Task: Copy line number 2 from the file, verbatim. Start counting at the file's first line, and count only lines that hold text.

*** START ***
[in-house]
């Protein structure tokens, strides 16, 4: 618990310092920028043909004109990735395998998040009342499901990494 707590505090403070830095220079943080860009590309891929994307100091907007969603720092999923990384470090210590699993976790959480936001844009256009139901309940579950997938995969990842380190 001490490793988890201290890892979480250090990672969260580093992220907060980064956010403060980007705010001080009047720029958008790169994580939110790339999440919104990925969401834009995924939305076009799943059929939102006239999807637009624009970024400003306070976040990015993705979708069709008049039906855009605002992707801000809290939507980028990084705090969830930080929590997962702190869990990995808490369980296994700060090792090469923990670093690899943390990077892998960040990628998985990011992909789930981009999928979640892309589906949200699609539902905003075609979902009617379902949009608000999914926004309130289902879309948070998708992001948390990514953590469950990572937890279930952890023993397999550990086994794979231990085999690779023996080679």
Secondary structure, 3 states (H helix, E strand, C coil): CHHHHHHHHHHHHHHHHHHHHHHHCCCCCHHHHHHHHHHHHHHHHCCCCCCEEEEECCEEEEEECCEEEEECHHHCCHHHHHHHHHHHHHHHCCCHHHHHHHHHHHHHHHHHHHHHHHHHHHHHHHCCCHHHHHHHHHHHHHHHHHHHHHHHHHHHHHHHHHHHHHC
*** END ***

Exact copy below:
């Protein structure tokens, strides 16, 4: 618990310092920028043909004109990735395998998040009342499901990494 707590505090403070830095220079943080860009590309891929994307100091907007969603720092999923990384470090210590699993976790959480936001844009256009139901309940579950997938995969990842380190 001490490793988890201290890892979480250090990672969260580093992220907060980064956010403060980007705010001080009047720029958008790169994580939110790339999440919104990925969401834009995924939305076009799943059929939102006239999807637009624009970024400003306070976040990015993705979708069709008049039906855009605002992707801000809290939507980028990084705090969830930080929590997962702190869990990995808490369980296994700060090792090469923990670093690899943390990077892998960040990628998985990011992909789930981009999928979640892309589906949200699609539902905003075609979902009617379902949009608000999914926004309130289902879309948070998708992001948390990514953590469950990572937890279930952890023993397999550990086994794979231990085999690779023996080679």